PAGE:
The theory of cognitive dissonance tells us, very broadly, that when people hold conflicting beliefs they will attempt to reduce the dissonance by altering or adding to their beliefs and ideas to create harmony. Harmony is good.
This theory has some relevance to the beliefs held by SMSF trustees, notwithstanding superannuation law and recent publicity around that law.
There may, however, be something looming on the SMSF horizon to help trustees achieve inner peace.
Dissonance and SMSFs
Most trustees can recite the mantra that superannuation savings “are yours, but not yet”. They understand that superannuation is all about saving for retirement and that the Australian Taxation Office (ATO), as the regulator for SMSFs, can work to see that harsh penalties are enforced against errant fund trustees.
At the same time, many trustees also seem to hold beliefs – or act, regardless – that are clearly in conflict with these notions. ‘Contra-beliefs’ that I have come across in working with SMSF trustees include:
- the ATO is obliged to accept a trustee’s undertaking to rectify compliance issues when either faced or issued with a non-compliance notice;
- the ATO is obliged to enter into negotiations with a trustee with respect to rectification processes;
- it is or should be relevant to the law that any requirement for a fund to be immediately repatriated will cause financial loss to the fund members;
- it is or should be relevant to the consideration of non-compliance that as a consequence of particular illegal and/or inappropriate dealings a fund has performed well, as far as return is concerned, as compared to the national average over time;
- the ATO is or should be obliged to temper any requirement for the winding up of a fund in the face of non-compliance against the retirement intentions or timetable of the members;
- the issuing of a notice of non-compliance is ‘the end of the matter’; and
- the ATO is or should be obliged to ignore prosecution even when it does accept an enforceable undertaking as to the conduct of a fund
The immediate thought when faced with the above responses in conversations with trustees on compliance and enforcement is, rightly, “wrong”.
Restoring the balance
New legislation has been tabled to commence on 1 July 2013 that, while not perhaps motivated from the point, has the potential to help trustees move from the discomfort of cognitive dissonance to a more peaceful place on the ‘right’ side of the superannuation fence.
A part of that law is the new ‘education’ rule. This came out of the Super System Review and is part of a group of reforms designed to strengthen the ability of the ATO to deal appropriately with fund trustees who have breached superannuation law.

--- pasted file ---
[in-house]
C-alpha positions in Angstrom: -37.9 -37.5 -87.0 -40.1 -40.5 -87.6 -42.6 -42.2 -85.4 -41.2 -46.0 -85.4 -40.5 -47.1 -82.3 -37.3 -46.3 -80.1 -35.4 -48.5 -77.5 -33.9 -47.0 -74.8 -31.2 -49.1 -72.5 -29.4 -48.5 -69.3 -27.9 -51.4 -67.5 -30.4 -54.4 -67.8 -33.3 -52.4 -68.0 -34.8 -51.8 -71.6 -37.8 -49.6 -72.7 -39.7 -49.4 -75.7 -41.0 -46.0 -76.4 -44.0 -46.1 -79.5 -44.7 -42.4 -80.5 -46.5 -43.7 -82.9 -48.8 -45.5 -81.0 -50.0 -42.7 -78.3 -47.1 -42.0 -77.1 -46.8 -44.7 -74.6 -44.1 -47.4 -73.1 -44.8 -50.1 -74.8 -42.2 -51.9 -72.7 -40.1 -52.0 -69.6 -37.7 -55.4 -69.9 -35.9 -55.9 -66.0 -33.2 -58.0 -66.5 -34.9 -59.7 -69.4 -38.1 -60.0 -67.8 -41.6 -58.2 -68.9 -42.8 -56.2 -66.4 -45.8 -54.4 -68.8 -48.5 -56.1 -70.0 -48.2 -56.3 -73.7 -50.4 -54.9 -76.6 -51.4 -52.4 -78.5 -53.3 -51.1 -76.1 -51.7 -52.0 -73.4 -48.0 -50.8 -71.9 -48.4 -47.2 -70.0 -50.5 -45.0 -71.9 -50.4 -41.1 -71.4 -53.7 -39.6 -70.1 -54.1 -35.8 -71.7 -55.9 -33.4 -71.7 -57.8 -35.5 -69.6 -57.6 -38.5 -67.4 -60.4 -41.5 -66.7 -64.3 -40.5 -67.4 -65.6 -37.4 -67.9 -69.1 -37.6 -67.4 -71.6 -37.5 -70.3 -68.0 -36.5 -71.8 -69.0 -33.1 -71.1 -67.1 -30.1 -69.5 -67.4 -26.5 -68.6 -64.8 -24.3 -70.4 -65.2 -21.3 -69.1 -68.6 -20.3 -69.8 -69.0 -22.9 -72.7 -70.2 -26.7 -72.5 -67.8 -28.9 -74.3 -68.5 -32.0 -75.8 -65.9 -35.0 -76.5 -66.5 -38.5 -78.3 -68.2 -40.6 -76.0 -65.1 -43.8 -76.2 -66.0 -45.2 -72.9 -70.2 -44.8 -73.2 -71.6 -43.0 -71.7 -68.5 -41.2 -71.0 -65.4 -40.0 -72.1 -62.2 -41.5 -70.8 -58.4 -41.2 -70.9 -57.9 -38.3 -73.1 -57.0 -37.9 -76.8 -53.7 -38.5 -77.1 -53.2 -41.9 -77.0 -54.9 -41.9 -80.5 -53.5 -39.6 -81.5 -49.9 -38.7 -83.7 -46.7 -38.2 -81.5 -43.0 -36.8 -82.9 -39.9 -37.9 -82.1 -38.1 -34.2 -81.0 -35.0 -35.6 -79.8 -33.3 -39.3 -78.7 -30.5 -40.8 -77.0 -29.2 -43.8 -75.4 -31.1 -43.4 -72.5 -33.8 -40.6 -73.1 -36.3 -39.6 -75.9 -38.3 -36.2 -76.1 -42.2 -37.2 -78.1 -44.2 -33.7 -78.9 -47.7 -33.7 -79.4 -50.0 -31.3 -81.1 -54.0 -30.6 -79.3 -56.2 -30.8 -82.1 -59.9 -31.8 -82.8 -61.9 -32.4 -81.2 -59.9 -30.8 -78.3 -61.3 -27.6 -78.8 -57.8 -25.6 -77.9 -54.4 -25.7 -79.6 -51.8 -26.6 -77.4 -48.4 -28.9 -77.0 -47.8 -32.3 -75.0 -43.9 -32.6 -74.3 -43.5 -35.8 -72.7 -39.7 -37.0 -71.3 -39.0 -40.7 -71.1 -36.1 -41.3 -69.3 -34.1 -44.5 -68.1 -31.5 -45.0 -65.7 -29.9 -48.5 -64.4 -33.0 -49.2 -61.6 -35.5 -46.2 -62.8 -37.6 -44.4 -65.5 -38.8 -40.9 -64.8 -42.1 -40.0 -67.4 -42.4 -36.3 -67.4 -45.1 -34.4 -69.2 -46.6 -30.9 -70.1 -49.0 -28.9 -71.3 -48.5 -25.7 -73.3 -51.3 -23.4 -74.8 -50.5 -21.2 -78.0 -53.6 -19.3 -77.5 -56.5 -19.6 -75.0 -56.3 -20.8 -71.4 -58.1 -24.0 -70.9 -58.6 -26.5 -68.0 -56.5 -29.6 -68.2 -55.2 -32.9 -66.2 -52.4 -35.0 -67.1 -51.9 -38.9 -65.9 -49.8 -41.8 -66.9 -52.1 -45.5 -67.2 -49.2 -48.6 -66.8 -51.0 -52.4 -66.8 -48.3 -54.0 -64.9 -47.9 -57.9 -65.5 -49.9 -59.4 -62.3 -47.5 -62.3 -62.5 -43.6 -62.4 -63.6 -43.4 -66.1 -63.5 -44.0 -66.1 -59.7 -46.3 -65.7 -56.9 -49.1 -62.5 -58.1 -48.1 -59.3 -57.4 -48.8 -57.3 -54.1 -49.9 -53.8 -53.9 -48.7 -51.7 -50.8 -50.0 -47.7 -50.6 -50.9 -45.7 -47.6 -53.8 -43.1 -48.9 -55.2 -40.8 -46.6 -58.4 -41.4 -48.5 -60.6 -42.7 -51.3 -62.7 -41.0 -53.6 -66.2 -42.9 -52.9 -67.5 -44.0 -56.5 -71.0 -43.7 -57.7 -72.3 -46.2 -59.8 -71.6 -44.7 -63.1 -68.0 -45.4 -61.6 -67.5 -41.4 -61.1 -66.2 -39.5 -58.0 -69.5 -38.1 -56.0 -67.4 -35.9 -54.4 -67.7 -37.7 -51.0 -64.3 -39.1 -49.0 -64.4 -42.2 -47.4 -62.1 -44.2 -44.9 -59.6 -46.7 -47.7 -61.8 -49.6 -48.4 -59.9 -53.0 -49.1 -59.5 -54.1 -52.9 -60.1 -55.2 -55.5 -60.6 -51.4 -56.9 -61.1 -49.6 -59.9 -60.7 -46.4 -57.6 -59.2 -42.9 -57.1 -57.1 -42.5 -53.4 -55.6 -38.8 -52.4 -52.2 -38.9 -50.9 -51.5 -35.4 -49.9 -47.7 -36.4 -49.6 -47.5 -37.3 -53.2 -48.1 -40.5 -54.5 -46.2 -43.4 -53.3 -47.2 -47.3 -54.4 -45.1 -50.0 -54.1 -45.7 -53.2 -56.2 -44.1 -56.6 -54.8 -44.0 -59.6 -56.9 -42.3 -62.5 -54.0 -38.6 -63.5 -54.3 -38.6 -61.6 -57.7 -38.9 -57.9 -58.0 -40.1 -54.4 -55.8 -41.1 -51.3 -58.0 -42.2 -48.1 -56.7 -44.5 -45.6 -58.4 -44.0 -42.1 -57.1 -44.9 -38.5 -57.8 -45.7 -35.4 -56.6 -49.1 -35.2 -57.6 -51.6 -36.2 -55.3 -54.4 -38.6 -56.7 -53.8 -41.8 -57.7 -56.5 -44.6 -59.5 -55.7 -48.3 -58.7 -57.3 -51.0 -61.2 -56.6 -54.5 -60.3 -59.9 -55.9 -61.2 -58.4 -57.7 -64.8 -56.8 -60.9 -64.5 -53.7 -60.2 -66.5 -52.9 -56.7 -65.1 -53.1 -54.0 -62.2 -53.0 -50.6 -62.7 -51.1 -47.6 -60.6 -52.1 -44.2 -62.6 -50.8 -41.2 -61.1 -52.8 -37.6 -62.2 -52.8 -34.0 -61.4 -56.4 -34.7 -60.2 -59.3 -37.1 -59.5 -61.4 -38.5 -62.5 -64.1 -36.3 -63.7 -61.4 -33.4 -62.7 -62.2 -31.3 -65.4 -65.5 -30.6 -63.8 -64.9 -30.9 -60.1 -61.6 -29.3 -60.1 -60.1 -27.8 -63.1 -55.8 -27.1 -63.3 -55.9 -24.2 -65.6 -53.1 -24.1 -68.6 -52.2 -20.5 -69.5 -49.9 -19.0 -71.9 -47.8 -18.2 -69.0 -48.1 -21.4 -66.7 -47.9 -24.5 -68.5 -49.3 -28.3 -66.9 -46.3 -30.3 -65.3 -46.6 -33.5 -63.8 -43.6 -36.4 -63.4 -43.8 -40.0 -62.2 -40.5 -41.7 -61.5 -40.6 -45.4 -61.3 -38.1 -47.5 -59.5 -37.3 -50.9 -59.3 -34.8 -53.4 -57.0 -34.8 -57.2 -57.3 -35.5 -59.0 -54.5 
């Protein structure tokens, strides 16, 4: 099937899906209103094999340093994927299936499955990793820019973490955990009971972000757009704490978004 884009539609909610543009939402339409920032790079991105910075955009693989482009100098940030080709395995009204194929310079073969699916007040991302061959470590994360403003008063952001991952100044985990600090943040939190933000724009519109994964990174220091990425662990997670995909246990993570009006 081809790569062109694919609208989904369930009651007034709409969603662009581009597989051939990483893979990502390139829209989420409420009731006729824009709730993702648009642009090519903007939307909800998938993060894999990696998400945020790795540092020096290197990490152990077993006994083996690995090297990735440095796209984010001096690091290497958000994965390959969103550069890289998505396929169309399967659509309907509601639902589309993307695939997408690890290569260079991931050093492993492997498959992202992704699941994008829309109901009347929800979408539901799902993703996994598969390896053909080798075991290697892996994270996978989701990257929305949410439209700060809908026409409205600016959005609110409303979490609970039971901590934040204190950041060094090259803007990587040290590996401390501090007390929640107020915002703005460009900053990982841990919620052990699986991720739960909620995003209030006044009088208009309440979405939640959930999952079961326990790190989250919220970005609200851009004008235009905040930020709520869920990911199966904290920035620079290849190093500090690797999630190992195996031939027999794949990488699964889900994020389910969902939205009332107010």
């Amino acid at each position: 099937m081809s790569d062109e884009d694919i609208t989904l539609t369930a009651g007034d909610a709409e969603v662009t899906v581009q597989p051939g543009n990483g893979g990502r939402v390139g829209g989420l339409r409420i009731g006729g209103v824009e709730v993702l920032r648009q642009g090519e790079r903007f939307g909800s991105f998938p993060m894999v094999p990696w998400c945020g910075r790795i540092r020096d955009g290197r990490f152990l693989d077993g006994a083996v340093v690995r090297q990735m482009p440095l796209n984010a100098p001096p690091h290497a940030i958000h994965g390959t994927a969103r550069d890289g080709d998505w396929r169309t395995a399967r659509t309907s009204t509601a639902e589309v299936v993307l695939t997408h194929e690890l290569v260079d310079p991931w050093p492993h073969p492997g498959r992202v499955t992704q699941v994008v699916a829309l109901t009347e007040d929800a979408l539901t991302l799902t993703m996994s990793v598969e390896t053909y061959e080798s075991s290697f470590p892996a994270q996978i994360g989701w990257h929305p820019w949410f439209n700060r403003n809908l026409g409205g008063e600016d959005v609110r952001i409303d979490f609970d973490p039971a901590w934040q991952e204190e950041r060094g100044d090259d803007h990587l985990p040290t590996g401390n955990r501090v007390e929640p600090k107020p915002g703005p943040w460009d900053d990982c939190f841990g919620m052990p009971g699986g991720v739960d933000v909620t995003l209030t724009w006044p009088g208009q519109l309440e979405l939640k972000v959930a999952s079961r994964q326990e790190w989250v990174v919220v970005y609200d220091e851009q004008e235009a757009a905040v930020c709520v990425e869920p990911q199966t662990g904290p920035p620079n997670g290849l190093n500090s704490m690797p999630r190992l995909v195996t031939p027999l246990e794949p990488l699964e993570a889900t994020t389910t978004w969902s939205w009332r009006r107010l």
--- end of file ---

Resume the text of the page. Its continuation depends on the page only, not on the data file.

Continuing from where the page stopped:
It addresses the view that the existing regime does not include sufficient flexibility for the proper regulation of the SMSF sector – or, put another way, the view that unless you have been really or consistently bad, as it presently stands you can fall through the system, weakening its integrity, and setting yourself up for true pain down the track.
It is anticipated that the mandatory education provision – or, more formally, an “education direction” – would be used where the ATO considers that the breach or breaches by the trustee arose from ignorance or a lack of proper understanding of the trustee’s obligations and/or superannuation law in general.
It will be a written direction and will require the trustee to successfully complete a specified education course within a specified period of time.
The trustee will need to provide evidence of having completed the course.
As for the education service providers, the course they provide will need to be approved and they will not be permitted to charge any fee to a trustee who is taking the course at the direction of the ATO. A trustee will bear the burden of ancillary costs related to the taking of the course (for example, lost work time), and can object to a direction or request that it be varied. But failure to meet the terms of an education direction will be an offence.
The right approach
The role of trustee of an SMSF is not for the fainthearted or the dissonant-prone. The trustee is legally responsible for the conduct of the fund in an environment of diverse and numerous legal obligations.
It is both foolish and dangerous to think that any compliance action against the trustee will or should be carried out in accordance with the trustee’s timetable or within the trustee’s comfort zone. I hope you have found peace.
Kathleen Conroy is a partner at Gadens Lawyers